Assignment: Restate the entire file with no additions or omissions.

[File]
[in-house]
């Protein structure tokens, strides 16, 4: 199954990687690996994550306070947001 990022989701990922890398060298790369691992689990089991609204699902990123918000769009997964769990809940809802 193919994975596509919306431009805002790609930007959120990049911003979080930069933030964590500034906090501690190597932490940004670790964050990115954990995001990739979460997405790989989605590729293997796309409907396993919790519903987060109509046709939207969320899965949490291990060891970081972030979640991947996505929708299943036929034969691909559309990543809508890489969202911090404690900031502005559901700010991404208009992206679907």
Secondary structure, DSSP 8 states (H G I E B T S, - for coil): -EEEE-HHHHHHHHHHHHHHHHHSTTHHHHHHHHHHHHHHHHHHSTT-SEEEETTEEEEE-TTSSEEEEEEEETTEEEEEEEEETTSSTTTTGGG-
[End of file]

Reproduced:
[in-house]
């Protein structure tokens, strides 16, 4: 199954990687690996994550306070947001 990022989701990922890398060298790369691992689990089991609204699902990123918000769009997964769990809940809802 193919994975596509919306431009805002790609930007959120990049911003979080930069933030964590500034906090501690190597932490940004670790964050990115954990995001990739979460997405790989989605590729293997796309409907396993919790519903987060109509046709939207969320899965949490291990060891970081972030979640991947996505929708299943036929034969691909559309990543809508890489969202911090404690900031502005559901700010991404208009992206679907």
Secondary structure, DSSP 8 states (H G I E B T S, - for coil): -EEEE-HHHHHHHHHHHHHHHHHSTTHHHHHHHHHHHHHHHHHHSTT-SEEEETTEEEEE-TTSSEEEEEEEETTEEEEEEEEETTSSTTTTGGG-